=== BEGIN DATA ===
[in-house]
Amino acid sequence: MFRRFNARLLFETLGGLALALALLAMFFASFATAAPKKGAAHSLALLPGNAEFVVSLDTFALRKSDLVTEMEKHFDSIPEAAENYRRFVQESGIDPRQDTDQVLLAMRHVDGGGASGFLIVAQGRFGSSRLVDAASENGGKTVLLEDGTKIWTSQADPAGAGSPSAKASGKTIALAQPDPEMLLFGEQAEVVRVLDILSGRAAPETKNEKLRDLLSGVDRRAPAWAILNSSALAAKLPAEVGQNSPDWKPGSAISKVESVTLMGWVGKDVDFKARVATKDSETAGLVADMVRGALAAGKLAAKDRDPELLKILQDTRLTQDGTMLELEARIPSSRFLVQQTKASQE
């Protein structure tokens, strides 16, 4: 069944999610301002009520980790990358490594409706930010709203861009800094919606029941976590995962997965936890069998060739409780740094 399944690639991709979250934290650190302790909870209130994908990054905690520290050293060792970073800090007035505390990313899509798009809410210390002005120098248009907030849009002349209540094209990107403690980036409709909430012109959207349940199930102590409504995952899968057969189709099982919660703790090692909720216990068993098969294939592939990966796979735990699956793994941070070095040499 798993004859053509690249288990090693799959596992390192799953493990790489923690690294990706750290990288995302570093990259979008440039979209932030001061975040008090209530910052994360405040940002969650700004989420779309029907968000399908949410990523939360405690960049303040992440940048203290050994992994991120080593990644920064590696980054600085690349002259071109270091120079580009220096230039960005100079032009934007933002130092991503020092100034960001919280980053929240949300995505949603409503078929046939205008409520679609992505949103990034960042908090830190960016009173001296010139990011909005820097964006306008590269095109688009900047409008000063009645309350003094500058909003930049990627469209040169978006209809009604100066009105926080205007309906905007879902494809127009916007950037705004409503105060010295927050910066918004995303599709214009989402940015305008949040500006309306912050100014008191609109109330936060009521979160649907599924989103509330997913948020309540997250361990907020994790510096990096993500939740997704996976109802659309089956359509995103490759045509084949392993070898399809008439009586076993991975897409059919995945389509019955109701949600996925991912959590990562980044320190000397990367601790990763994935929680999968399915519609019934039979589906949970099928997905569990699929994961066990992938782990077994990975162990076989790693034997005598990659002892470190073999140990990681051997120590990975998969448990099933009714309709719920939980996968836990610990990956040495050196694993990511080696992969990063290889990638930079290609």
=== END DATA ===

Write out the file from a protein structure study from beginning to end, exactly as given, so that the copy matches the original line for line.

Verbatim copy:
[in-house]
Amino acid sequence: MFRRFNARLLFETLGGLALALALLAMFFASFATAAPKKGAAHSLALLPGNAEFVVSLDTFALRKSDLVTEMEKHFDSIPEAAENYRRFVQESGIDPRQDTDQVLLAMRHVDGGGASGFLIVAQGRFGSSRLVDAASENGGKTVLLEDGTKIWTSQADPAGAGSPSAKASGKTIALAQPDPEMLLFGEQAEVVRVLDILSGRAAPETKNEKLRDLLSGVDRRAPAWAILNSSALAAKLPAEVGQNSPDWKPGSAISKVESVTLMGWVGKDVDFKARVATKDSETAGLVADMVRGALAAGKLAAKDRDPELLKILQDTRLTQDGTMLELEARIPSSRFLVQQTKASQE
């Protein structure tokens, strides 16, 4: 069944999610301002009520980790990358490594409706930010709203861009800094919606029941976590995962997965936890069998060739409780740094 399944690639991709979250934290650190302790909870209130994908990054905690520290050293060792970073800090007035505390990313899509798009809410210390002005120098248009907030849009002349209540094209990107403690980036409709909430012109959207349940199930102590409504995952899968057969189709099982919660703790090692909720216990068993098969294939592939990966796979735990699956793994941070070095040499 798993004859053509690249288990090693799959596992390192799953493990790489923690690294990706750290990288995302570093990259979008440039979209932030001061975040008090209530910052994360405040940002969650700004989420779309029907968000399908949410990523939360405690960049303040992440940048203290050994992994991120080593990644920064590696980054600085690349002259071109270091120079580009220096230039960005100079032009934007933002130092991503020092100034960001919280980053929240949300995505949603409503078929046939205008409520679609992505949103990034960042908090830190960016009173001296010139990011909005820097964006306008590269095109688009900047409008000063009645309350003094500058909003930049990627469209040169978006209809009604100066009105926080205007309906905007879902494809127009916007950037705004409503105060010295927050910066918004995303599709214009989402940015305008949040500006309306912050100014008191609109109330936060009521979160649907599924989103509330997913948020309540997250361990907020994790510096990096993500939740997704996976109802659309089956359509995103490759045509084949392993070898399809008439009586076993991975897409059919995945389509019955109701949600996925991912959590990562980044320190000397990367601790990763994935929680999968399915519609019934039979589906949970099928997905569990699929994961066990992938782990077994990975162990076989790693034997005598990659002892470190073999140990990681051997120590990975998969448990099933009714309709719920939980996968836990610990990956040495050196694993990511080696992969990063290889990638930079290609």